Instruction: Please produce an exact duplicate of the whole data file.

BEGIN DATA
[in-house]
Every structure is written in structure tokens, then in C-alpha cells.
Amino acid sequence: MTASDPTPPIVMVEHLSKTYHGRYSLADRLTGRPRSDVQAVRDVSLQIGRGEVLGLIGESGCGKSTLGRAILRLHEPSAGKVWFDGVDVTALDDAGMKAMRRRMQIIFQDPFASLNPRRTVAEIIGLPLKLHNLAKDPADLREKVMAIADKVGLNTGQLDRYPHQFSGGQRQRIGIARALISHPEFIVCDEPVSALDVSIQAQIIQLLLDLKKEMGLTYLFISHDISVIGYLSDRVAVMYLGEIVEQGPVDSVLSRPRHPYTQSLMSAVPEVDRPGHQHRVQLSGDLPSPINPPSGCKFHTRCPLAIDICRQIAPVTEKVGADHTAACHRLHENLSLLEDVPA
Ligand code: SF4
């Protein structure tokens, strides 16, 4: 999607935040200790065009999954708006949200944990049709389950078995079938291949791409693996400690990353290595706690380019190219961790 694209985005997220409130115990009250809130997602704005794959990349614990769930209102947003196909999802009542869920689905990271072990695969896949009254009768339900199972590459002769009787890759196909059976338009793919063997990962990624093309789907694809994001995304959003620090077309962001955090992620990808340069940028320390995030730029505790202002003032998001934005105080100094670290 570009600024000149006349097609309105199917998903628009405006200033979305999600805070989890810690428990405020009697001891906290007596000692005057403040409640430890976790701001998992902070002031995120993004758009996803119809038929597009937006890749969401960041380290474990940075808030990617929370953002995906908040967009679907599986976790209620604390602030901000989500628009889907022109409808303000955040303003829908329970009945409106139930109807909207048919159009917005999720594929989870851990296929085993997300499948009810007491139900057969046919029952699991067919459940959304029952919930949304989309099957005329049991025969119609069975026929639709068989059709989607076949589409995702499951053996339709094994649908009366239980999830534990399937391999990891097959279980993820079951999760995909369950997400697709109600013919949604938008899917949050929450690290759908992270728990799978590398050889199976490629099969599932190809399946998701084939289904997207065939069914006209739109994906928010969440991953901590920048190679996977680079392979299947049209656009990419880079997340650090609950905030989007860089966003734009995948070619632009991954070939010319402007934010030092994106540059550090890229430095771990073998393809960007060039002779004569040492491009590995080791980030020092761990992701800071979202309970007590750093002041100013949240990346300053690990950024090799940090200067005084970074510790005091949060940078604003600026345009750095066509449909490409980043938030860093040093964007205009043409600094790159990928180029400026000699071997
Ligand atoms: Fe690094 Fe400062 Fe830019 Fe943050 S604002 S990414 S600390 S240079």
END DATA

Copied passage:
[in-house]
Every structure is written in structure tokens, then in C-alpha cells.
Amino acid sequence: MTASDPTPPIVMVEHLSKTYHGRYSLADRLTGRPRSDVQAVRDVSLQIGRGEVLGLIGESGCGKSTLGRAILRLHEPSAGKVWFDGVDVTALDDAGMKAMRRRMQIIFQDPFASLNPRRTVAEIIGLPLKLHNLAKDPADLREKVMAIADKVGLNTGQLDRYPHQFSGGQRQRIGIARALISHPEFIVCDEPVSALDVSIQAQIIQLLLDLKKEMGLTYLFISHDISVIGYLSDRVAVMYLGEIVEQGPVDSVLSRPRHPYTQSLMSAVPEVDRPGHQHRVQLSGDLPSPINPPSGCKFHTRCPLAIDICRQIAPVTEKVGADHTAACHRLHENLSLLEDVPA
Ligand code: SF4
């Protein structure tokens, strides 16, 4: 999607935040200790065009999954708006949200944990049709389950078995079938291949791409693996400690990353290595706690380019190219961790 694209985005997220409130115990009250809130997602704005794959990349614990769930209102947003196909999802009542869920689905990271072990695969896949009254009768339900199972590459002769009787890759196909059976338009793919063997990962990624093309789907694809994001995304959003620090077309962001955090992620990808340069940028320390995030730029505790202002003032998001934005105080100094670290 570009600024000149006349097609309105199917998903628009405006200033979305999600805070989890810690428990405020009697001891906290007596000692005057403040409640430890976790701001998992902070002031995120993004758009996803119809038929597009937006890749969401960041380290474990940075808030990617929370953002995906908040967009679907599986976790209620604390602030901000989500628009889907022109409808303000955040303003829908329970009945409106139930109807909207048919159009917005999720594929989870851990296929085993997300499948009810007491139900057969046919029952699991067919459940959304029952919930949304989309099957005329049991025969119609069975026929639709068989059709989607076949589409995702499951053996339709094994649908009366239980999830534990399937391999990891097959279980993820079951999760995909369950997400697709109600013919949604938008899917949050929450690290759908992270728990799978590398050889199976490629099969599932190809399946998701084939289904997207065939069914006209739109994906928010969440991953901590920048190679996977680079392979299947049209656009990419880079997340650090609950905030989007860089966003734009995948070619632009991954070939010319402007934010030092994106540059550090890229430095771990073998393809960007060039002779004569040492491009590995080791980030020092761990992701800071979202309970007590750093002041100013949240990346300053690990950024090799940090200067005084970074510790005091949060940078604003600026345009750095066509449909490409980043938030860093040093964007205009043409600094790159990928180029400026000699071997
Ligand atoms: Fe690094 Fe400062 Fe830019 Fe943050 S604002 S990414 S600390 S240079």